Wednesday, February 7, 2018

January Reading Wrap Up and Mini Reviews

I have buckled up for a great reading year 2018. I am squeezing time out of regular schedule to read at least few pages in a day:

  1. I step inside the local train, struggle to take out the book or tablet from the bag. Mumbai local, I can never escape from it.
  2.  Read in between after cooking dinner and before eating.
  3.  Read after finishing the chores. Quiet time.

 I am quite happy with the reading month of January. I had mentioned in my earlier posts about the reading challenges and I must say they are keeping me on toes.

I share my reading progress on Goodreads, Instagram and Twitter. I have also come across fellow participants on these social media platform and it is interesting to read about new books.

book reviews the sun and her flower

I have read 5 books ranging from serious to humorous, from exquisite to deadpan mania.

    1.      Everything I Never Told You by Celeste Ng
2.       the sun and her flowers by Rupi Kaur
3.       Adulthood is a Myth – Sarah’s Scribbles by Sarah Andersen
4.       The Secret Garden by Frances Hodgson Burnett
5.       The Elephant Vanishes by Haruki Murakami

Mini Reviews of the above books:

I am not a classic book reviewer. I have attached the link for you to read the synopsis. I will be sharing my opinions and thoughts regarding the book. I find it difficult to give stars, so at the end I will only mention whether I liked it or not. It was my first time read from all the authors.

1    1.       Everything I Never Told You by Celeste Ng

I picked this at the beginning of 2018 and first I regretted as it turned out to be depressing. It doesn’t mean I disliked it. Celeste Ng has narrated the complexity of life, relationship between husband and wife, siblings, parents and children in a simple manner. This story can be found in almost every household. I can sum it up in few points:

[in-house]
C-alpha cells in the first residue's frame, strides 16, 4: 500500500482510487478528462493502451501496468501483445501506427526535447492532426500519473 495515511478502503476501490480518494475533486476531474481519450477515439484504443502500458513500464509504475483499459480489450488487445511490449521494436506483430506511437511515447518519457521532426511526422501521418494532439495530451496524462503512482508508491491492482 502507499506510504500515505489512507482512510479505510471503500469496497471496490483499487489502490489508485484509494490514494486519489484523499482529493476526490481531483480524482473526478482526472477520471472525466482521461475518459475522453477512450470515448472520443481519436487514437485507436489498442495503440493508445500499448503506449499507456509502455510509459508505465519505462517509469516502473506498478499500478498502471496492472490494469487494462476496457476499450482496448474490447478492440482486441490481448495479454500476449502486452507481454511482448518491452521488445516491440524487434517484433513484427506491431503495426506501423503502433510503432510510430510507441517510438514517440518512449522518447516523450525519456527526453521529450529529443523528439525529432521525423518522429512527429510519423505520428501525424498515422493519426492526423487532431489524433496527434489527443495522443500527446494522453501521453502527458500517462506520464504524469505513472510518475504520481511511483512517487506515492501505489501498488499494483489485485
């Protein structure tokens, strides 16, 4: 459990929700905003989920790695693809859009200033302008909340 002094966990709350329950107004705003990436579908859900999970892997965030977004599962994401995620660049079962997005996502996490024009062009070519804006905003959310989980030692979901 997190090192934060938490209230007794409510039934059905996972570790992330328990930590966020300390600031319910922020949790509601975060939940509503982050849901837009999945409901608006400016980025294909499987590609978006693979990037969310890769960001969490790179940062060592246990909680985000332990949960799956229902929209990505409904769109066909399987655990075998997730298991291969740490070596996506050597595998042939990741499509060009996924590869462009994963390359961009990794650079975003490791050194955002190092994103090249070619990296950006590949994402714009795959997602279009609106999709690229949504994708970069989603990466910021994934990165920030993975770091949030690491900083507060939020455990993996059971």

•  Death, grief
  •  Expectations! They always creep in and destroy this beautiful life
  • Sibling jealousy
  •  A child’s passion and dream opposite of the parent
  •  Perfect portrayal of psychology of second and third child in a family

Do I recommend it? Yes. I liked it.

2.       the sun and her flowers by Rupi Kaur

The first poetry book I ever read. This book is making its presence everywhere and it deserves all the hype. It is divided in five chapters: wilting, falling, rooting, rising and blooming wherein the author has narrated her life experiences in the poetry and prose.

The sun and her flowers is a recital of the journey of healing, honouring the roots from we came from, falling and rising after the fall and finding the strength within.

Have no doubts. I loved it.

3.       Adulthood is a Myth – Sarah’s Scribbles by Sarah Andersen

This book wiped away the darkness from first book by making me laughing aloud. Sarah, the author has brilliantly scribbled the intricacies of being an adult. This book is about me, you and everyone around us. I could relate to the scribbling.  The spotlight of her scribbles shines on:

  •          Social media
  •          Introverts
  •          Adolescence
  •          Dating
  •          Love
  •          Friends

Have a great laugh while reading this book.

    4.       The Secret Garden by Frances Hodgson Burnett

I chose this book for the Pop Sugar reading challenge 2018 on the book prompt: A childhood classic. It was indeed a quick read and for me books never fail in making us learn be it for children, young adult, or any genre.

The Secret Garden conveys a simple yet strong lesson to its reader:

the secret garden

Read it for yourself or to your child or any young one, it is worth reading.

5.       The Elephant Vanishes by Haruki Murakami

When I started reading this one, I was like: 

What? How? Why? Why would anyone want to attack McDonalds and why is the name of the cat in first chapter given to two human beings in later ones? Why not different names? Is he so obsessed with the name? How can a huge elephant vanish?

I had never intended to pick any book by this author but I was intrigued after reading an article on Scoop Whoop: What Is It About Murakami’s Writing That Has The World Mesmerized By His Books?

The book is divided into chapters with short stories. I was mesmerized by few stories, my favourite ones:

  •          Sleep
  •          On seeing the 100% perfect girl one beautiful April morning
  •          The Dancing Dwarf

Few chapters were creepy, few were totally unbearable. I had even thought of skipping them. The title is the last chapter in the book and as the synopsis says, ‘….Murakami makes a determined assault on the normal’, it is indeed.

I did like his writing, so I have listed the other books – Norwegian Wood, Kafka on the Shore on my TBR list.

I am determined to continue this reading journey in February. Do share your views or suggest me books because I would love to explore different genre.

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